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Saturday, August 18, 2007

Shrewsbury Castle

Before you view the photographs, here's a little of the castle's history. The oldest parts of the red sandstone castle were constructed between 1066 and 1074, during William the Conqueror's reign. Sadly, very little of the original Norman castle remains. Most of it was destroyed by Edward I sometime around 1300, when he rebuilt and strengthened the castle. Never again used as a fortress, it fell into disrepair for some centuries, until some further modifications were carried out during the Civil War (1642-1651). Captured by Parliamentarians in 1645, it was surrendered to the Crown in 1660, when Charles II was restored to the throne. The king subsequently granted the castle to Sir Francis Newport, of Hugh Ercall, Shropshire, in 1663.

The castle remained in private hands for more than two hundred and fifty years. During this time, there were many additions and modifications to the structure. In the late 18th century, Thomas Telford redesigned and renovated the whole interior as a private house. The Castle was donated to the Corporation of Shrewsbury in 1924. Nowadays, it houses the Shropshire Regimental Museum, where visitors can view military pictures, uniforms, medals, weapons and other equipment, dating from the 18th Century to the present day. Sadly, I didn't have time to visit the museum.

This house is the first thing I saw as I entered the castle grounds. I assume it has something to do with the castle or the museum.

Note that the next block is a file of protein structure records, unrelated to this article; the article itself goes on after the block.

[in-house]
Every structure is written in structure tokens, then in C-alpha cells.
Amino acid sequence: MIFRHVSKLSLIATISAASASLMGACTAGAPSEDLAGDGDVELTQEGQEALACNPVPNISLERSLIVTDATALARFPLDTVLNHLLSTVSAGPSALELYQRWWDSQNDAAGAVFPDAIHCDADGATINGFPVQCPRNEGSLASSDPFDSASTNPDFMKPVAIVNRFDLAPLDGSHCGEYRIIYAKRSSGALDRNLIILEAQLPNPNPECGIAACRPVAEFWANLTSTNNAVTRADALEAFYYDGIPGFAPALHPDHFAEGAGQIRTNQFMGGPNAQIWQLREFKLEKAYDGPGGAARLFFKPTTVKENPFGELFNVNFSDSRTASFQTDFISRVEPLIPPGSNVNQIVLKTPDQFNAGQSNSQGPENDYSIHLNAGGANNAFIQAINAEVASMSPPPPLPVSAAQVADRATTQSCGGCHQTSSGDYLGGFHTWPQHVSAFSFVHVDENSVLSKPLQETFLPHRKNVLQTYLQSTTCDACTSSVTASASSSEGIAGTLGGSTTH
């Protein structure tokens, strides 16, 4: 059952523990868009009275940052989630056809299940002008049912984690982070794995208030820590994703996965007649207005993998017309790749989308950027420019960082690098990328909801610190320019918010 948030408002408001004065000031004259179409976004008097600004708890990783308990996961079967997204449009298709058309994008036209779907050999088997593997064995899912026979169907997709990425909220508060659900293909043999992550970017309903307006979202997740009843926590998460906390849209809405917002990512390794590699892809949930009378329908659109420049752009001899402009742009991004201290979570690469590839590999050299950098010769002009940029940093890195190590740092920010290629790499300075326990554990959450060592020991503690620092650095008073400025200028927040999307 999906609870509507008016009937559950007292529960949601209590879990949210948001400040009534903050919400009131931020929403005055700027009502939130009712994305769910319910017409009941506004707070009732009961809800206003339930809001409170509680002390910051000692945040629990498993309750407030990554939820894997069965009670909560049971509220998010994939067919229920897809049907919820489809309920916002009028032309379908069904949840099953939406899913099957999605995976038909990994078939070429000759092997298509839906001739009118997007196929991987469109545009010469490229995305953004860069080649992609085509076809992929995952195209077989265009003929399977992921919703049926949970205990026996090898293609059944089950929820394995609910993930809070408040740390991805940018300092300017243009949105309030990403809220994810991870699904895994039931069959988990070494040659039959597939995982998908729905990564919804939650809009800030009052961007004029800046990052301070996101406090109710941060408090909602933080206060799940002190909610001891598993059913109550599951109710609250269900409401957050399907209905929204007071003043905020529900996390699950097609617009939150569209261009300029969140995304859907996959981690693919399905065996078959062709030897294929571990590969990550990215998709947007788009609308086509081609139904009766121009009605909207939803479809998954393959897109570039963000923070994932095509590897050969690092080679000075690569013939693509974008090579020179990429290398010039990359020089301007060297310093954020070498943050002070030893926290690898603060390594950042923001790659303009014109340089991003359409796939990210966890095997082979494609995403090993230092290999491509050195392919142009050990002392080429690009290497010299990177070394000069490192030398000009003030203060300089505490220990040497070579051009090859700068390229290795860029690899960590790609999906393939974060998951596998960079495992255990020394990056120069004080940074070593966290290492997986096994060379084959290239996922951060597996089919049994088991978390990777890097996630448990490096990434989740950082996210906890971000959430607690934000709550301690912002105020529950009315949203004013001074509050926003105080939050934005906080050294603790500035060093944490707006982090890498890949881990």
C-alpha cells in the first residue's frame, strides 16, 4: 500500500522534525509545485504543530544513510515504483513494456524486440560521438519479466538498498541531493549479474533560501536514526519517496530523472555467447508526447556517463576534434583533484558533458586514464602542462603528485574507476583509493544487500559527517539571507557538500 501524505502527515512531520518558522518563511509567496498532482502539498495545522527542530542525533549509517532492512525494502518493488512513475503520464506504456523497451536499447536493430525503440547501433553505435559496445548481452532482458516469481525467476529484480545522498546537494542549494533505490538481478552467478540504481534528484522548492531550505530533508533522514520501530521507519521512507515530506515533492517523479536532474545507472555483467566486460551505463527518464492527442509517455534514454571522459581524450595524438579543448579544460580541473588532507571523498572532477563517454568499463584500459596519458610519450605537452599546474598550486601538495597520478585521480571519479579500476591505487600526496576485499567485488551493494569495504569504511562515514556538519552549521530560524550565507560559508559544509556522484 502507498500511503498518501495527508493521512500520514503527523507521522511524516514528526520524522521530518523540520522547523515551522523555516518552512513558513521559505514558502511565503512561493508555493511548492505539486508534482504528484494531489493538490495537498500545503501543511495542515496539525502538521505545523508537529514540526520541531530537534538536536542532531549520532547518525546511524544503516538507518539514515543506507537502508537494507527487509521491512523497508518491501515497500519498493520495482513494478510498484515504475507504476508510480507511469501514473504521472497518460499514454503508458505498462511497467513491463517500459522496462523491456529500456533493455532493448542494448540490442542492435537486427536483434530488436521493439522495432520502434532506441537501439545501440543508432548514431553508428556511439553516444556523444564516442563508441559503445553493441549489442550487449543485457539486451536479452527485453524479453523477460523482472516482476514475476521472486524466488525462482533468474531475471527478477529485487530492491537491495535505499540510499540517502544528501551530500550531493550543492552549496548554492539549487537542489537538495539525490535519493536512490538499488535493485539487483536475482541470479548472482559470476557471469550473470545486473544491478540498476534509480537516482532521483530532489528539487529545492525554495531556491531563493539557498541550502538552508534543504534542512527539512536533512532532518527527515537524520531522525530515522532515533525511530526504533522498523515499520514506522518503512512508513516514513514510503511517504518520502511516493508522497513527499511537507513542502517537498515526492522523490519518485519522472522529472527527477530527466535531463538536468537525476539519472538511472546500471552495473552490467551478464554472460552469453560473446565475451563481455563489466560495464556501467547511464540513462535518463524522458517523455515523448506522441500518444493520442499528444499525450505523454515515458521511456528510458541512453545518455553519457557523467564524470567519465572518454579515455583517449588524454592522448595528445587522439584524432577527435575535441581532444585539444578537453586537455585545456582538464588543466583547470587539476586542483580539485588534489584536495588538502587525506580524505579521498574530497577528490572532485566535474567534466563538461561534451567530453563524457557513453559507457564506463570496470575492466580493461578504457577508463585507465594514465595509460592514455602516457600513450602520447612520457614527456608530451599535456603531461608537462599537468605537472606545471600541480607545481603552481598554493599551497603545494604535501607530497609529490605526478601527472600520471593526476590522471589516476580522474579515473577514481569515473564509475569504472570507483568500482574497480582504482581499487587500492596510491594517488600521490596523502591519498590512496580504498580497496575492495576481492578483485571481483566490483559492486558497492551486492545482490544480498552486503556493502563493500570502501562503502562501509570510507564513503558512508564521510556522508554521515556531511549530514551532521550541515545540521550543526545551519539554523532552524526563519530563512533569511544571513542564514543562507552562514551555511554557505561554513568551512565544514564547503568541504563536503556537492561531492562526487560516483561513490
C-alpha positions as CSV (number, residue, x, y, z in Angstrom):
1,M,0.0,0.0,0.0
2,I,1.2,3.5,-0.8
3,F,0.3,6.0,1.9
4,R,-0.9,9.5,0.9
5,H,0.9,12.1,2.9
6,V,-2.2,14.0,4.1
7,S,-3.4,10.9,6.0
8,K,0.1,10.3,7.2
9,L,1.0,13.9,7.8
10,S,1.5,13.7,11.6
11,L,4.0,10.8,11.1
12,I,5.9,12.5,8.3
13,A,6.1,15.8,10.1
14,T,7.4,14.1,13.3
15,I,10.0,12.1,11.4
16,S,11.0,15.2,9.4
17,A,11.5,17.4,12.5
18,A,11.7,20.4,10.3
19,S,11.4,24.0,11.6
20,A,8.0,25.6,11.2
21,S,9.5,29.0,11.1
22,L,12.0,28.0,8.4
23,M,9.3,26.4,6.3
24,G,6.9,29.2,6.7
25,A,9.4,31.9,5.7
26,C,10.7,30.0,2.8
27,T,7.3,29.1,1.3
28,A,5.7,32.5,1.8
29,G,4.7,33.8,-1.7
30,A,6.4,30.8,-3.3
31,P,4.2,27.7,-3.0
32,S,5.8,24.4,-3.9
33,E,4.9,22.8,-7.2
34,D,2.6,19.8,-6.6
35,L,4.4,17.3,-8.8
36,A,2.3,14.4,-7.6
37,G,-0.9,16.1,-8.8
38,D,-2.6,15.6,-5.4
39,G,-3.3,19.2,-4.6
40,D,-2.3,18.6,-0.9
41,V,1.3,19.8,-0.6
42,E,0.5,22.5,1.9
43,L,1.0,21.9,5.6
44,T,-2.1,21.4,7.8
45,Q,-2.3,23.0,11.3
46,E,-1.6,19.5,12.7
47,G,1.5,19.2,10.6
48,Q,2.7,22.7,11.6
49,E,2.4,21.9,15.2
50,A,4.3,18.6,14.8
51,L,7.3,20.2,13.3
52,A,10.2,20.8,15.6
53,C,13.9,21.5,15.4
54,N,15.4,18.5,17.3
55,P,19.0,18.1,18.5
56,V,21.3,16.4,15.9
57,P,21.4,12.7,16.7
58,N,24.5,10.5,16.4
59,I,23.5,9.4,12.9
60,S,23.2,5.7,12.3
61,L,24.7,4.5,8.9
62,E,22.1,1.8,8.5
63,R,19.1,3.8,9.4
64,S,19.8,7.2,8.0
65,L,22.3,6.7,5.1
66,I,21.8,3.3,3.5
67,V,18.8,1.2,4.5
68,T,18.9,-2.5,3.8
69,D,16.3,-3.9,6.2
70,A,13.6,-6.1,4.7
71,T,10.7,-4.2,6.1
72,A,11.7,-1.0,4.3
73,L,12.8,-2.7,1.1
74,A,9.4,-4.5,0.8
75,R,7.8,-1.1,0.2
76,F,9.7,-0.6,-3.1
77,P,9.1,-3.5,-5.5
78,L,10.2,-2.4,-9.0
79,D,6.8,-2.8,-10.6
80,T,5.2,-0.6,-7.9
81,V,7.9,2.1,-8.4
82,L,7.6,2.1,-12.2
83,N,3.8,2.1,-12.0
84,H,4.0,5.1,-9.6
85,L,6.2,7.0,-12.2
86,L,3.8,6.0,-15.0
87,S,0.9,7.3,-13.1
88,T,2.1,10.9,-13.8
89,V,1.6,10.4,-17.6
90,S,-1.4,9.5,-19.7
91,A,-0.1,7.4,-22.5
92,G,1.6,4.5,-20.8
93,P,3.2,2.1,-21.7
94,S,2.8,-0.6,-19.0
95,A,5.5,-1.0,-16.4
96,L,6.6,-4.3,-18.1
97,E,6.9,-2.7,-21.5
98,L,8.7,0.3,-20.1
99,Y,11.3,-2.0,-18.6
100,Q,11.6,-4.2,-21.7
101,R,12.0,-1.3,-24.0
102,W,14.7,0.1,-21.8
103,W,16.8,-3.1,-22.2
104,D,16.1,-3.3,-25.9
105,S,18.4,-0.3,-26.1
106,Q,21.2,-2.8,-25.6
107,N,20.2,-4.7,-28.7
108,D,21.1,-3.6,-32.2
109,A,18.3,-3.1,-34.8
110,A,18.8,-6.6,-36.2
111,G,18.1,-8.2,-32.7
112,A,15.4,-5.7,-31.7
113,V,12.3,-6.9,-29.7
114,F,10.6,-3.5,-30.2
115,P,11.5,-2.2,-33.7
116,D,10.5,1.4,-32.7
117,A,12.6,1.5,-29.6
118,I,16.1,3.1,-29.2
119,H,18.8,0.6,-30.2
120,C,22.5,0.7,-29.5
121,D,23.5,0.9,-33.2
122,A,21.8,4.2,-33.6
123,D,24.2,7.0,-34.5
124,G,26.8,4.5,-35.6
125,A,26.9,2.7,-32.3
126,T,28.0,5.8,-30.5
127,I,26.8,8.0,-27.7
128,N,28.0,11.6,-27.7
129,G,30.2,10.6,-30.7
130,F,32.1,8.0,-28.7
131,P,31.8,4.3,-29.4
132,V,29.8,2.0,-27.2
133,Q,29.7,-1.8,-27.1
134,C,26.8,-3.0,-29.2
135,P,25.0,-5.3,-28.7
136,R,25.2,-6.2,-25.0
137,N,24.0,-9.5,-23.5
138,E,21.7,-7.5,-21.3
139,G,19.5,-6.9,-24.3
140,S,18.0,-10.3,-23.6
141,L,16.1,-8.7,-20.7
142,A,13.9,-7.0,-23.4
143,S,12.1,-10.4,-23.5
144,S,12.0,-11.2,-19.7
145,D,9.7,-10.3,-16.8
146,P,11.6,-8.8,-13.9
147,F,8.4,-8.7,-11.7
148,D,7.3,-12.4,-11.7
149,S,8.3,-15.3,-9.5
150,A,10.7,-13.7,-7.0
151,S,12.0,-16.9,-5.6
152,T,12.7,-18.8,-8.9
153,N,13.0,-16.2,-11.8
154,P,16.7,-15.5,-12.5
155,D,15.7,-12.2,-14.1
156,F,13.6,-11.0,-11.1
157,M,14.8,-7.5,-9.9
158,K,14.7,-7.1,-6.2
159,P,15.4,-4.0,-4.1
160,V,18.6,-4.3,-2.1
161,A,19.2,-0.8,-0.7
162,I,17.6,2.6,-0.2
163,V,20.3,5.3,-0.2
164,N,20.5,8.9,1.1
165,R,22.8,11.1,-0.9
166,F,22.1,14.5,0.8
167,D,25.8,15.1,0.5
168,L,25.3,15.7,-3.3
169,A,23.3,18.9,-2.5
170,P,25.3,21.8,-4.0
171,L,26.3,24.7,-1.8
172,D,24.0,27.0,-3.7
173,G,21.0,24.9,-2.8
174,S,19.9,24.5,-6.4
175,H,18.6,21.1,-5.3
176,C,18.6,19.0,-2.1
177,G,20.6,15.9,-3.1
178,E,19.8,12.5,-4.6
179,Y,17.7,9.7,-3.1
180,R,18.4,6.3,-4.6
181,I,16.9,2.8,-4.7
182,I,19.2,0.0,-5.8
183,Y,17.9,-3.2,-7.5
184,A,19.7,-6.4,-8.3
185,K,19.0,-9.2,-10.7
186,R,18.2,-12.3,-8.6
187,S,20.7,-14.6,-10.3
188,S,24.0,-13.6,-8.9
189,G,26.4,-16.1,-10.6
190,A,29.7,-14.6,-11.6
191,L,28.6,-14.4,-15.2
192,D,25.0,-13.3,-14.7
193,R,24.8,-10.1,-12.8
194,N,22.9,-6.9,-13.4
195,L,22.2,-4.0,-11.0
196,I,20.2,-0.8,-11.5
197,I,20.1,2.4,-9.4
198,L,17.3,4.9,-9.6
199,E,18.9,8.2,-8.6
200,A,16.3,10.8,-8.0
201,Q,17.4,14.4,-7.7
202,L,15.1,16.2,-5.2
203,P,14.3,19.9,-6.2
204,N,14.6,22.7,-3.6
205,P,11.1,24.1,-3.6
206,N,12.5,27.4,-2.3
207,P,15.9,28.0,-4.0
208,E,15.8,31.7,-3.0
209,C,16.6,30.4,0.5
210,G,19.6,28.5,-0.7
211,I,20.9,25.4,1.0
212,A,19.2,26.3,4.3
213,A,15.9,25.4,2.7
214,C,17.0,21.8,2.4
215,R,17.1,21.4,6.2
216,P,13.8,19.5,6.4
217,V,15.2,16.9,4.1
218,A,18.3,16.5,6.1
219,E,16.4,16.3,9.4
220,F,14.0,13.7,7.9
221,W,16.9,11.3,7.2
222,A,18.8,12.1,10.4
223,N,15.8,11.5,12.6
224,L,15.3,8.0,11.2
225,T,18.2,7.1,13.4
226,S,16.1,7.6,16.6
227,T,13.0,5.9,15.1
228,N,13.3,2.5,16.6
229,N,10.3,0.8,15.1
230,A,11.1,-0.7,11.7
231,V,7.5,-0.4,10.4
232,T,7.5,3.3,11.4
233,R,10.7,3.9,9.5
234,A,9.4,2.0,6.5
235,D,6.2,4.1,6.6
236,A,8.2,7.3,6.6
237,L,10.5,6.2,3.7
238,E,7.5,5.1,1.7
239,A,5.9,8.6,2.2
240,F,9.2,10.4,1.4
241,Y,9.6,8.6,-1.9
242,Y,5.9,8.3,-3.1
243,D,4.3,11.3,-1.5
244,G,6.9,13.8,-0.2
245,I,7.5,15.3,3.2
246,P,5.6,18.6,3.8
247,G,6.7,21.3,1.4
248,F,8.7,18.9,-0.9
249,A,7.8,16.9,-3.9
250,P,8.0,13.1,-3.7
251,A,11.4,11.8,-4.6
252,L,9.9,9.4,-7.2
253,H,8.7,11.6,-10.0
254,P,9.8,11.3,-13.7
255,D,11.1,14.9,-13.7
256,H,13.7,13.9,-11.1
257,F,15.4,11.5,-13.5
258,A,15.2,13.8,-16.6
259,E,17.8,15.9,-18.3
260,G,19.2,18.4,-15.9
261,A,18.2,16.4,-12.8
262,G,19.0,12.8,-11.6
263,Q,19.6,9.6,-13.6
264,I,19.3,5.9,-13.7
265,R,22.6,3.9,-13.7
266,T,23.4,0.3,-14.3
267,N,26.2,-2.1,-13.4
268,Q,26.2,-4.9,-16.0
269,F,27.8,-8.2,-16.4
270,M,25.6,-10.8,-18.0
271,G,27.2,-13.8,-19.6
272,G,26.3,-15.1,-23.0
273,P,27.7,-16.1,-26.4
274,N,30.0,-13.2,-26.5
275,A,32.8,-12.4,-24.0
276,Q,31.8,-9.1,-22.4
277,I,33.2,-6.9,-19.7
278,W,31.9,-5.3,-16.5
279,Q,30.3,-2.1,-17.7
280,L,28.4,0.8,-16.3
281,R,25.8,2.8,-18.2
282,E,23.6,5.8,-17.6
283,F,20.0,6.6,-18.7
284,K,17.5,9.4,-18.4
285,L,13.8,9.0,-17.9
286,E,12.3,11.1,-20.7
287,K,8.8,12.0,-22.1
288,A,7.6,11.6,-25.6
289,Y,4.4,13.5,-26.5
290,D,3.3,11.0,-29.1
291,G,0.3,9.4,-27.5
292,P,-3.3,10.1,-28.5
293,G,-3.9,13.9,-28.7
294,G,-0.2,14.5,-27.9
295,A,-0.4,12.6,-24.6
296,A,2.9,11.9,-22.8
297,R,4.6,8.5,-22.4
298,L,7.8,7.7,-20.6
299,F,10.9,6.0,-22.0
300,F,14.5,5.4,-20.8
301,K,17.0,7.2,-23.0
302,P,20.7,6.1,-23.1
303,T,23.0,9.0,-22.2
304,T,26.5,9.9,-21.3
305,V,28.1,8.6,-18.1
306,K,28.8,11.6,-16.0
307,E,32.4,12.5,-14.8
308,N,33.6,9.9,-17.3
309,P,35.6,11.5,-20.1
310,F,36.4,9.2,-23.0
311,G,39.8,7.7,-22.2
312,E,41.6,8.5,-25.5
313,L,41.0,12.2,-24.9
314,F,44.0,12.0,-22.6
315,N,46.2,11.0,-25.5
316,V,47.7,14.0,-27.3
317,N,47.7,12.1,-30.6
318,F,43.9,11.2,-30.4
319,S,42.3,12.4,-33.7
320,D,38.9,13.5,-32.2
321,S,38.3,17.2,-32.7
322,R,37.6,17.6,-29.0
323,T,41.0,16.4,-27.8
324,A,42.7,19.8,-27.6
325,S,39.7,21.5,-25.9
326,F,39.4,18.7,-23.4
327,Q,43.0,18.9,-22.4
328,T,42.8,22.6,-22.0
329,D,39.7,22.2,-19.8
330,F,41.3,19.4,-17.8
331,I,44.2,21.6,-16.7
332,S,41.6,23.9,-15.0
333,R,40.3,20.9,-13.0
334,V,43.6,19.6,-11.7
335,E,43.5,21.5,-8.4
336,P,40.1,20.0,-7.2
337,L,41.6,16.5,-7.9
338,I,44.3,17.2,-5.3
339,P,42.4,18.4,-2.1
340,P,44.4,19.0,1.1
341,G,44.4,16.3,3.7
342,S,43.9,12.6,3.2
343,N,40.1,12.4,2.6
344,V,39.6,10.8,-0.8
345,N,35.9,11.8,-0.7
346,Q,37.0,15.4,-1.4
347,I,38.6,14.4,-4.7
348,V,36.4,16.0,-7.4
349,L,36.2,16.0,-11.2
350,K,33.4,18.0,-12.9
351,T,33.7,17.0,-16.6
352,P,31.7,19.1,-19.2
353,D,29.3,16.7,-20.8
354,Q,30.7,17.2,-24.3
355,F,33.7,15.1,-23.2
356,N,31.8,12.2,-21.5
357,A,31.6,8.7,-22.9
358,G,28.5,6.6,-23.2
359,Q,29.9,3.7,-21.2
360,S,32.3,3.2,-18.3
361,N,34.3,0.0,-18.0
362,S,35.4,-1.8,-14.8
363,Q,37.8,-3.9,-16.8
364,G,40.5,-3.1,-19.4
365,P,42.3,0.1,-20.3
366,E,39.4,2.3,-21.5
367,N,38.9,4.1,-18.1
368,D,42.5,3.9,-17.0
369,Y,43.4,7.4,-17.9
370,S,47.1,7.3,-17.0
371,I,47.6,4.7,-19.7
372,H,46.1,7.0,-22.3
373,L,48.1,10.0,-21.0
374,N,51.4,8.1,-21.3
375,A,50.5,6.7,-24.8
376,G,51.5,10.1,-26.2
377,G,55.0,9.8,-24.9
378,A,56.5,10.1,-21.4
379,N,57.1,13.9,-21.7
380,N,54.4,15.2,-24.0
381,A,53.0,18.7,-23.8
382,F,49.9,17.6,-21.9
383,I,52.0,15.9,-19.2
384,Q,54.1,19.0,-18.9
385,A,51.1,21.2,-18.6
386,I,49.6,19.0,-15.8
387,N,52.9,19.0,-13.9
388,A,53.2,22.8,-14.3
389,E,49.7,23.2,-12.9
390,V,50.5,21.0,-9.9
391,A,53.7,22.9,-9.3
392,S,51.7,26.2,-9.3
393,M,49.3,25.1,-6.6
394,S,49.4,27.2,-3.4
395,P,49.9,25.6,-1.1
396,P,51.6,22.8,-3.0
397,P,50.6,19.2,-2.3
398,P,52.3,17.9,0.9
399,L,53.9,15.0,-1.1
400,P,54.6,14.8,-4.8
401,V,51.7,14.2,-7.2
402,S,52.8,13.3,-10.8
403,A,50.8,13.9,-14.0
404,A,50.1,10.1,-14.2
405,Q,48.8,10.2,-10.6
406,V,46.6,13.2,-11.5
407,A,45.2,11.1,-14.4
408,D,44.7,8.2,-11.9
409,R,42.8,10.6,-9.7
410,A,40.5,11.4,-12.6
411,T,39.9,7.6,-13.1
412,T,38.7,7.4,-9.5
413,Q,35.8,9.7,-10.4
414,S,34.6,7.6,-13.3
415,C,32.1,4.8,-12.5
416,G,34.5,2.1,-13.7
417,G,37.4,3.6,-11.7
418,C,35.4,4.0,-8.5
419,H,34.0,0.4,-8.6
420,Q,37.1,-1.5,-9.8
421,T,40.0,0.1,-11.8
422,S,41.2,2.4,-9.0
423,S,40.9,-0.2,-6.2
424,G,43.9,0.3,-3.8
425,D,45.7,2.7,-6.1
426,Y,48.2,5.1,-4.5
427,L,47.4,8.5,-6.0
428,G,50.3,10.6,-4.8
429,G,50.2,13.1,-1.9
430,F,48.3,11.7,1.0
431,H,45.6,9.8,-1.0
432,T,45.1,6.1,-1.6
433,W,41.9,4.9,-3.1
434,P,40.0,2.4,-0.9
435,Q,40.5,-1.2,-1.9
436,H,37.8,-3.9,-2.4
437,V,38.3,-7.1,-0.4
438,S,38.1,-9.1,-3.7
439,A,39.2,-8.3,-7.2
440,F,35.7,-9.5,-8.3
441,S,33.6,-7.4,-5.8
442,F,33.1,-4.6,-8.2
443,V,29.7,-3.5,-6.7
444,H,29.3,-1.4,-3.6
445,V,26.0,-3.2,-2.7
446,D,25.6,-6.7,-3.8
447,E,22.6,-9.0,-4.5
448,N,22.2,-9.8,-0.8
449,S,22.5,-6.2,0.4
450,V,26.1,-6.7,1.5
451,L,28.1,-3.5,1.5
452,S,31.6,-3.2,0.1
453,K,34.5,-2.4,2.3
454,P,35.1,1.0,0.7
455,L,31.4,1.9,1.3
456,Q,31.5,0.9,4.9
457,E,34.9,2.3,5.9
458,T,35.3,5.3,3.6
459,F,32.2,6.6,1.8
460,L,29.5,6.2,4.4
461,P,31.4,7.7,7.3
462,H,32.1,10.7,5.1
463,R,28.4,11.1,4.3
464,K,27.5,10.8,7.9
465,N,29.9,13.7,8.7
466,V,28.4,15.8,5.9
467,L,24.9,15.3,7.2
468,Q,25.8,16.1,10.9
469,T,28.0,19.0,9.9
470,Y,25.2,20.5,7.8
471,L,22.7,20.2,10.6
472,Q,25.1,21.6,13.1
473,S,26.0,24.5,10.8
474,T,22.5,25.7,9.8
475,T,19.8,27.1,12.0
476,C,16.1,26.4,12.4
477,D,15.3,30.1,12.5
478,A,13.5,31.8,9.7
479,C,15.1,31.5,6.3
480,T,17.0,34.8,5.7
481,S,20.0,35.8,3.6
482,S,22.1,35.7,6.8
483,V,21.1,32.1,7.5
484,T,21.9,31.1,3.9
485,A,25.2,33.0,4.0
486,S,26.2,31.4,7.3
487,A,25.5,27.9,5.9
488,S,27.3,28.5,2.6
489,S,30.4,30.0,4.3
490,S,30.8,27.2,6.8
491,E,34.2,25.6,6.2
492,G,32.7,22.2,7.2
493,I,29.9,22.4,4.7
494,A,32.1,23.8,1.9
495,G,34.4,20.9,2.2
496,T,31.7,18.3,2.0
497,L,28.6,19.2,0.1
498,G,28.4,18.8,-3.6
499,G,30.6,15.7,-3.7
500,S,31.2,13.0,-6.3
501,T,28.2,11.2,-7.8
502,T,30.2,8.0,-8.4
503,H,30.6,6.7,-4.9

Before entering the main castle grounds, all visitors pass through this pleasant little garden.

It was from here that I got my first proper glimpse of the castle.

I was tempted to sit a while in this well-kept garden, but decided to press on, with one eye on the clock.

As I passed through the arch into the main castle grounds, I spotted this ancient-looking gate, and a curious wrought metal structure just above it, in the top right hand corner. I have no idea what this metal structure is. Any ideas?

It's quite obvious that the original Norman castle has been largely obliterated. There is one partial tower remaining in the grounds, at another location. It's called Laura's Tower, but I didn't have the time to climb up to it.

I've greyscaled the above image, as I think it emphasises what I suspect is part of the original town wall, to the left of the castle.

Yet another ancient-looking door - the castle and its grounds had quite a few of them.

I could have stayed in these gardens for hours, but had to keep moving.

As I made my way back to the outer garden, I decided to take a few shots of these old guns. It had proven impossible earlier, as they were surrounded by a group of elderly men, presumably ex-servicemen,

As I made my way out, I met this chap. He'd emerged from the house in the castle grounds, just a few moments earlier.

I paused to take some shots of what I assumed was a cathedral of some sorts. I was surprised to discover later, that it was in fact the town library.

After emerging from the castle grounds, it was time to press on with the next stages of my guided walk. I was on my way to the Abbey, and a walk along the banks of the Severn.

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